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  8. How Your Credit Score May Affect Your Job Search

    If you’re interviewing for a new job, you know the importance of a polished resume, personalized cover letter, professional interview attire, and preparedness. One of the most overlooked factors that can affect your chances of getting a job is your credit.

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  9. Making Sense Of Your Credit Score

    Several factors influence a credit score and how the score is determined. The higher the credit score the better chance the consumer will have to be approved for lower interest loans and prime credit cards. Along with approval odds, your credit score may have a factor in whether you are hired for your dream job or utility rates for cable, internet, etc. In this infographic, you’ll find a rundown of the different aspects that make up your credit score and how you can improve your score. Read on

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  10. 6 Credit Myths That Won't Go Away

    Do you find your credit score and credit reports to be a little bit mysterious? If so, then you’re not alone. The companies that create credit scores use secret formulas, and everyone else is left to guess what’s in it. Furthermore, there are many aspects of credit scores that are counterintuitive and seem to defy common sense. As a result, there are plenty of myths that have persisted about credit and credit scores.

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  11. Credit Score Vs. Credit Report, What's The Difference?

    Credit can be very confusing. Americans can be granted or denied a loan and have very little understanding why. In addition, you have to make a special request to view your own credit report, and it can be dozens of pages long and almost appear to be written in a different language.

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  12. What is a Credit Score?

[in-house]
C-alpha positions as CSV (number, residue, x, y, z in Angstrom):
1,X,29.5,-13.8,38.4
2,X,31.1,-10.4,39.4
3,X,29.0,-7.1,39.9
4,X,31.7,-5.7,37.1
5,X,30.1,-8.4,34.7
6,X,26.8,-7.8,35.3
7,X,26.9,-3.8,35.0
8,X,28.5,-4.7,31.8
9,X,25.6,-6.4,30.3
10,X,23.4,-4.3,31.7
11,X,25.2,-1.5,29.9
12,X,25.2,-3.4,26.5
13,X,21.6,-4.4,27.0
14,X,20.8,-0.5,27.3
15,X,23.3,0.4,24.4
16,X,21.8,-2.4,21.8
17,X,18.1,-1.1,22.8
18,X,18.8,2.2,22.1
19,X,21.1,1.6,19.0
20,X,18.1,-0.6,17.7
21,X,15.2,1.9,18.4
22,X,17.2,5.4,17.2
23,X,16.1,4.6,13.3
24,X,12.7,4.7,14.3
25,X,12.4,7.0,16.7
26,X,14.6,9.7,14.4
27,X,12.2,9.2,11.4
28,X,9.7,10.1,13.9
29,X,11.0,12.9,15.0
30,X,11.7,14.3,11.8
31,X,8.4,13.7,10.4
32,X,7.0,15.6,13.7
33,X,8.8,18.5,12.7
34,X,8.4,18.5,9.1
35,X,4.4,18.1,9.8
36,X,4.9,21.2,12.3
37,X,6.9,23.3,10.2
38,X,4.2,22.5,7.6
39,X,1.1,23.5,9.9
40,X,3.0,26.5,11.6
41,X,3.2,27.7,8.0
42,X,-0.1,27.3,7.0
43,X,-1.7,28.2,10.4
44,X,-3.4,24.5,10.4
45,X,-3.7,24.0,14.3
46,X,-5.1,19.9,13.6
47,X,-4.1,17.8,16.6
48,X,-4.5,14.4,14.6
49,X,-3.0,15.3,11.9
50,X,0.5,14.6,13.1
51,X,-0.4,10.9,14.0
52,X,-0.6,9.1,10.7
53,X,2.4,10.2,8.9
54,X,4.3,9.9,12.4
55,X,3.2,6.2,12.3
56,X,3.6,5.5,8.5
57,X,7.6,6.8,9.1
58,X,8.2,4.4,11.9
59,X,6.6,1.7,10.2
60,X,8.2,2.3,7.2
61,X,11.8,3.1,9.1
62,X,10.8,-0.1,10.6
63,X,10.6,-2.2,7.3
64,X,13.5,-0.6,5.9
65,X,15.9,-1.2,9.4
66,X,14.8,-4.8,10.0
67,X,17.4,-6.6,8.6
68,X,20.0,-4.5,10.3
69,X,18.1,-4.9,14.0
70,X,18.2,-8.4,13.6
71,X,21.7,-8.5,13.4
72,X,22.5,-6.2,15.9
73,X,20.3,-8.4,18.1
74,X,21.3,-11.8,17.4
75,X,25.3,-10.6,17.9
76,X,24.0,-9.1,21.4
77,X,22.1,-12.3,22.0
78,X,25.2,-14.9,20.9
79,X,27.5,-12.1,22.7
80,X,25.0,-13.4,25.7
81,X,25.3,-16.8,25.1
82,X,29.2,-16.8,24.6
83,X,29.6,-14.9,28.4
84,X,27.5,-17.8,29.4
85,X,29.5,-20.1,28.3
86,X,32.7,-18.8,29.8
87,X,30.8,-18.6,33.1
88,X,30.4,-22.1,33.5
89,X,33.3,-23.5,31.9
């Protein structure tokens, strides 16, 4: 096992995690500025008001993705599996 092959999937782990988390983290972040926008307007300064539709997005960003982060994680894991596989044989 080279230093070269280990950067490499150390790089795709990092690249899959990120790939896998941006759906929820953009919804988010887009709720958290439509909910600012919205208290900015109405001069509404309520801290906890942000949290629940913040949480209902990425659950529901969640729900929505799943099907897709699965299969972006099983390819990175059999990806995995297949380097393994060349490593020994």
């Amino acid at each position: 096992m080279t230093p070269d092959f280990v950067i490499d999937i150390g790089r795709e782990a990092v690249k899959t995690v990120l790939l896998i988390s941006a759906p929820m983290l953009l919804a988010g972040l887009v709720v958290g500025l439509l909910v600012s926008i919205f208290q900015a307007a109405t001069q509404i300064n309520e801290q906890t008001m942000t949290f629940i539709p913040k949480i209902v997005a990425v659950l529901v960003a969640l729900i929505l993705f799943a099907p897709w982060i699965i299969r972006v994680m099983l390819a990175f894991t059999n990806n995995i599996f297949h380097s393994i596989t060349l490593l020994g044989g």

If aliens judged us by our commercials, they’d probably assume everyone were interested in pharmaceuticals, luxury cars, and credit scores. Many advertisements urge viewers to know their credit rating by heart.

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  13. 6 Ways to Build Your Credit History

    When I graduated from college, apartment shopping was a nightmare. I had a good job, a decent entry-level salary and I was only looking for a small studio, yet I couldn’t get approved on my own. Because I had been starkly anti-debt and never had a credit card or car loan, I had something worse than a low credit score--I had no credit at all.

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  14. 3 Ways to Help Improve your Credit Score

    Your Credit Score is very important and having a low score can affect you in more ways than one. Whether you’re buying a home or applying for a credit card, having a low credit score can impact your Annual Percentage Rate (APR), as well as determine if you are able to get a loan or approved for the credit card.

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  15. Product Spotlight’s from CreditSoup

    CreditSoup works with several lenders and merchants to provide you with a variety of financial products and services. We will highlight programs with information to educate you on the specific benefits and features the product or lender has to offer.

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Editorial Disclaimer: Information in these articles is brought to you by CreditSoup. Banks, issuers, and credit card companies mentioned in the articles do not endorse or guarantee, and are not responsible for, the contents of the articles.